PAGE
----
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Businesses confidence fades

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According to the Business Expectations Survey (BES) carried by the Bank of Botswana (BoB), local business confidence has   weakened since the last survey conducted in September 2014.
In a BES paper released by the central bank recently, the bank observes that since last year, business confidence has declined from 55 percent back then to 44 percent in March owing to the many challenges experienced by locally operating firms.

 
BoB cautions that while the survey shows increased optimism in periods ahead, this could be fragile as a result of continued uncertainty regarding the strength of the global recovery, modest domestic economic growth and increasing challenges in the supply of key inputs such as water and electricity posing threats to business confidence.

 
Challenges affecting business confidence, the bank says, include weak domestic demand, inadequately trained skilled labour, and electricity challenges.Domestic demand is said to be at the top of the three due to seeming slow growth in government spending and household disposable income with most businesses believed to be less positive about the demand of their products or services for the whole year.

 
Due to the expected low demand in products, the survey says businesses expect marginal increases in sales volumes and the volume of imported goods during the rest of 2015. The second most cited challenge according to the survey is the unavailability of skilled labour. The first two challenges according to the central bank were previously highlighted in previous survey rounds, an indication that the decision by government to cut on spending and low household income together with the perceived skills mismatch in the labour market continues to be a challenge and are expected to continue.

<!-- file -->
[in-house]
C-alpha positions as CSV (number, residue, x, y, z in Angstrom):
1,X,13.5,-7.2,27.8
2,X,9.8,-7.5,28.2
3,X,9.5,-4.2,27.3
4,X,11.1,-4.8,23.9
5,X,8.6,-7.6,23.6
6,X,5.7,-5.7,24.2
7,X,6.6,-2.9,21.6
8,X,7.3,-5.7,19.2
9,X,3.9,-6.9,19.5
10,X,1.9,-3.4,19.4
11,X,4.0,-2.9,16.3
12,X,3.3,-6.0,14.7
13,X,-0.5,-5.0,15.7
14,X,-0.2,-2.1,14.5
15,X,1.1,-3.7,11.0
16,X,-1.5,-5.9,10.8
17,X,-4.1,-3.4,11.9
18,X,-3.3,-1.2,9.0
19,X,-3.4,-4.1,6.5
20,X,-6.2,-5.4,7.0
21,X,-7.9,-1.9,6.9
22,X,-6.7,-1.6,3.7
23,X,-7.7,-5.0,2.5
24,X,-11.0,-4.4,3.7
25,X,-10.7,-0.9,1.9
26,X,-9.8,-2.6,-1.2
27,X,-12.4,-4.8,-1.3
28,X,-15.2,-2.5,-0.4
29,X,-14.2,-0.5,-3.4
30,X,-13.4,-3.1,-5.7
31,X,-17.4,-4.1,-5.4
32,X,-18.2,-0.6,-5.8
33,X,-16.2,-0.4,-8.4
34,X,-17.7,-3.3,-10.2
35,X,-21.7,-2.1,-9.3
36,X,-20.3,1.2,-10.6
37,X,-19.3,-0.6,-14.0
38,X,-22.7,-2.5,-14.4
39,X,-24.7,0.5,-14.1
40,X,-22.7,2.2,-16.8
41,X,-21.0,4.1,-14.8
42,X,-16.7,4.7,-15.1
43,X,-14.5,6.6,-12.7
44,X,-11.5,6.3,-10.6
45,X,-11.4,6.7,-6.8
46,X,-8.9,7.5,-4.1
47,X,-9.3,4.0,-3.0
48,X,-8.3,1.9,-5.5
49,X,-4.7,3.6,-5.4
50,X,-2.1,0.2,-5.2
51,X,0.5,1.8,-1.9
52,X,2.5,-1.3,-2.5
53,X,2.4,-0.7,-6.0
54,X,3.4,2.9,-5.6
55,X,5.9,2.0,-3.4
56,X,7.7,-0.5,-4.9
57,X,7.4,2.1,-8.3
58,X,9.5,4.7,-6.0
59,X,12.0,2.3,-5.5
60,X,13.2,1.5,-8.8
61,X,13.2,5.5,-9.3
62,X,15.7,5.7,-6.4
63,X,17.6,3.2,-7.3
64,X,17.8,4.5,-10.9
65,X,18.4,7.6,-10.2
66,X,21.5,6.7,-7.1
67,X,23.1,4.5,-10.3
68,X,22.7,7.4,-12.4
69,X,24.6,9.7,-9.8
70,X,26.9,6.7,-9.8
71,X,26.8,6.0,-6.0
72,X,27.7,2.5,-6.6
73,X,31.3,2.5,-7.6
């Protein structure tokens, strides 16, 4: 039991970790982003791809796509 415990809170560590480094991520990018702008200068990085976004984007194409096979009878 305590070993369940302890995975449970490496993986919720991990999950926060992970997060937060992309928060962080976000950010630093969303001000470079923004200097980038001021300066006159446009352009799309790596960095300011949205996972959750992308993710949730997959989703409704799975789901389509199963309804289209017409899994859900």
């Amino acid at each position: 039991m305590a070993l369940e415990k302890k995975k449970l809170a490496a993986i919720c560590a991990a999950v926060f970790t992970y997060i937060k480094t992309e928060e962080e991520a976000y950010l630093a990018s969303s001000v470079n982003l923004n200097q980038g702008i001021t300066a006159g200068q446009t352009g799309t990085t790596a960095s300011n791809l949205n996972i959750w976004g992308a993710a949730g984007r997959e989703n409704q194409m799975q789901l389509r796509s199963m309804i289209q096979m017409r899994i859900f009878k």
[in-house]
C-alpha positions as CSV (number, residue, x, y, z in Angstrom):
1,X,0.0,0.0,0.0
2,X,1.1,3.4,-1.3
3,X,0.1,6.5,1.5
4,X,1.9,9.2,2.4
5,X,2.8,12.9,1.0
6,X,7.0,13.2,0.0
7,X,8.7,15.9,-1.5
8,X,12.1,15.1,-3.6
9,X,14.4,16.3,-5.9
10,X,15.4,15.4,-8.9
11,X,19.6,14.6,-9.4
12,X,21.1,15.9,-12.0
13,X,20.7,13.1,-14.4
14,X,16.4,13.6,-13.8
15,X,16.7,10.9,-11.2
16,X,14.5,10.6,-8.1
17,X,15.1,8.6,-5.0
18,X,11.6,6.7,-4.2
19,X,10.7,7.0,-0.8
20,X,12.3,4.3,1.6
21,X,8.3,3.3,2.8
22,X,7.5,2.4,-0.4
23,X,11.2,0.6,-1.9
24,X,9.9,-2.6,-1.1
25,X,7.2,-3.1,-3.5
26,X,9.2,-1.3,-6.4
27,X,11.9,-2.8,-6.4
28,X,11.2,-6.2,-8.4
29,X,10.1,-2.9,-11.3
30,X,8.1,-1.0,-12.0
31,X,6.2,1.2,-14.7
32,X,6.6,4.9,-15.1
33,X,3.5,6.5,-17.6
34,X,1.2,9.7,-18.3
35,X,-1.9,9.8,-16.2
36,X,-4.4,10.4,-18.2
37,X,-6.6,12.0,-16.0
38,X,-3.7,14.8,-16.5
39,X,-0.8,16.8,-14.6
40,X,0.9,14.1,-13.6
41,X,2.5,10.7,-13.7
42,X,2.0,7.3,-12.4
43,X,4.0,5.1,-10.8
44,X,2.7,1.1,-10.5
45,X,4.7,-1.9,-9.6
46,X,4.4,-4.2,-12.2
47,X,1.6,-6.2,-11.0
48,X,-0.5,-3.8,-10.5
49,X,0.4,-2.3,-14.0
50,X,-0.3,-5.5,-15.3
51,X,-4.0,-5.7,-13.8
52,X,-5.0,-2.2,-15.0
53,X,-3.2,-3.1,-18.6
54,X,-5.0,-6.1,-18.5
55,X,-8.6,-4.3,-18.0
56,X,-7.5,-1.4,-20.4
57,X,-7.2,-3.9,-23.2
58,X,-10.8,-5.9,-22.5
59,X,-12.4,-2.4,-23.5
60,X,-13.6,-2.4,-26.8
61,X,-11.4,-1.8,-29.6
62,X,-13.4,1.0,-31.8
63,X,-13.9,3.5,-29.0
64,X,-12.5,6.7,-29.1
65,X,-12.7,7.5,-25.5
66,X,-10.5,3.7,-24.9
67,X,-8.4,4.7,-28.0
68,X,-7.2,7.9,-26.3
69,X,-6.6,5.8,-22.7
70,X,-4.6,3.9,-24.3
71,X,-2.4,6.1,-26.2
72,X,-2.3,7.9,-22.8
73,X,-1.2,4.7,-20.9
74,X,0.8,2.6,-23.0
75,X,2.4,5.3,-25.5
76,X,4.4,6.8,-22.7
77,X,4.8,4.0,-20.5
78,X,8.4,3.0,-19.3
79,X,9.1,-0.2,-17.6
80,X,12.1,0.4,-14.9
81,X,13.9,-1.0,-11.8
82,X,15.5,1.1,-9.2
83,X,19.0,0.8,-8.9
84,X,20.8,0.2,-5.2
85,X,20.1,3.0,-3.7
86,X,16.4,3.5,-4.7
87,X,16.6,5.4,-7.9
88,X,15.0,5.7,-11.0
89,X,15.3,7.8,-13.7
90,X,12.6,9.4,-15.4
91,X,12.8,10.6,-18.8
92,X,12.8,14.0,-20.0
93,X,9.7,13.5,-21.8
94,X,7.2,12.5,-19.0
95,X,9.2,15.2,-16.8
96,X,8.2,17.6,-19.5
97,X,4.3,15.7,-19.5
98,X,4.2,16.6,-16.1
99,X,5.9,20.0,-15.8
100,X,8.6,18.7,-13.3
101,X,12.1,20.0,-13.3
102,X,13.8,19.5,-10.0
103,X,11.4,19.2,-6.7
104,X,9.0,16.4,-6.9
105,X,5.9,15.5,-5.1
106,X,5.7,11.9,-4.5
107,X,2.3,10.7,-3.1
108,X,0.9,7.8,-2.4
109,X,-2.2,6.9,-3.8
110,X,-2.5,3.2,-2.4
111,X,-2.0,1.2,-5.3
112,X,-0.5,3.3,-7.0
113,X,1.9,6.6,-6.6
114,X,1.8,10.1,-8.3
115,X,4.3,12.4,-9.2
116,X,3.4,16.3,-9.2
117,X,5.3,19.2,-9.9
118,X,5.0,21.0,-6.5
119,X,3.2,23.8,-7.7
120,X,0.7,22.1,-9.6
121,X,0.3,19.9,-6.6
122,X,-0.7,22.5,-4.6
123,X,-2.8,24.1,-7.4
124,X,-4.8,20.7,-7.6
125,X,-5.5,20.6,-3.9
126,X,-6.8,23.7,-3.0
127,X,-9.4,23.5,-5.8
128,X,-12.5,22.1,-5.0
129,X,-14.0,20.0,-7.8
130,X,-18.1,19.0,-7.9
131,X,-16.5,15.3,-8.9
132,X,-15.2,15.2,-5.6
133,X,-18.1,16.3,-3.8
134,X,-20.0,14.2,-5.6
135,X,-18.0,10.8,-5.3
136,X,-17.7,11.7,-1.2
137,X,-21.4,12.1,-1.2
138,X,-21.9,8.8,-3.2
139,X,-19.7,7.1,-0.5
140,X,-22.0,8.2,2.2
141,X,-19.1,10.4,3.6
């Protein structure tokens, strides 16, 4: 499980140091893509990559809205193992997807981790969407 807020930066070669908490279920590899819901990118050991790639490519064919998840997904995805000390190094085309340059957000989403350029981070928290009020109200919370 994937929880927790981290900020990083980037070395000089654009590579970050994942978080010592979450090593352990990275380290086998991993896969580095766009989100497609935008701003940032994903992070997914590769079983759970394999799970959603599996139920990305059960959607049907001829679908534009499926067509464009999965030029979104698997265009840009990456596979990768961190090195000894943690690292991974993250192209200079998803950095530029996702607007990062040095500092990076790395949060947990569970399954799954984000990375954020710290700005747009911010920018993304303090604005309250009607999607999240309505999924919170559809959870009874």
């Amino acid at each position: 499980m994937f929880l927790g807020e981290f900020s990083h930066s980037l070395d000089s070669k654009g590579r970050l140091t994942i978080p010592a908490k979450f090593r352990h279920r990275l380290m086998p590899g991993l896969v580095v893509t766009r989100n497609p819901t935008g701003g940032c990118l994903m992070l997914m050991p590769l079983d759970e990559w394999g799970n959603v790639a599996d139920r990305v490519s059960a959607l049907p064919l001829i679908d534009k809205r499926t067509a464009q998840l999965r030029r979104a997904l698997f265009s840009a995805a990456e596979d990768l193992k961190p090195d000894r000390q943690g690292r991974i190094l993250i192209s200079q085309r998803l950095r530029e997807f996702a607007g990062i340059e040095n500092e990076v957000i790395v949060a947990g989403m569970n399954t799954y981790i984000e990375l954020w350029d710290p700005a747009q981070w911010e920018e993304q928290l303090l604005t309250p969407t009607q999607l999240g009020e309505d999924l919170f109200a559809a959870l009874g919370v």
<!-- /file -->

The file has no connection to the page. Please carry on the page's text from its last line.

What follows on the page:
Respondents to the survey cited electricity as another challenge they have to contend with in their daily operations. This, the bank observes, owes to the deterioration in the provision of reliable and adequate power supply due to the persistent breakdown of Morupule B Power Station.The BES is conducted twice a year in order to collect information on perceptions among the local business community about the prevailing state of the economy, as well as future prospects. It shows that overall confidence in prevailing business conditions for the first half of 2015 is at 44 percent, 8 percent lower than the last survey carried in September 2014.

 
However, judging by the trend in recent surveys, the anticipated level of optimism has risen for the next few months.The survey shows that confidence among domestic oriented businesses is 45 percent, a slight change of 1 percent from the 46 percent recorded in the previous survey. The same cannot be said about export oriented businesses as there has been a substantial decline in the current level of confidence among them. The confidence level dropped from 88 percent to 43 percent and falls further to just 29 percent for the rest of the year.

 
BoB warns that this signals serious worries about prospects for local exports and possibly reflects continued concerns about the strength of the local economy. With regards to debt, interest rates and access to finance, the survey has suggested that businesses, in line with their investment plans, prefer domestic borrowing as opposed to external borrowing.

 
This is consistent with the anticipated lower rates in Botswana during 2015 and the twelve-month period to June 2016. Expectations of lower borrowing costs in the domestic market are thought to be compounded by the low bank rate. Earlier this year, the central bank took a decision to reduce the bank rate from 7.5 percent to 6.5 percent.

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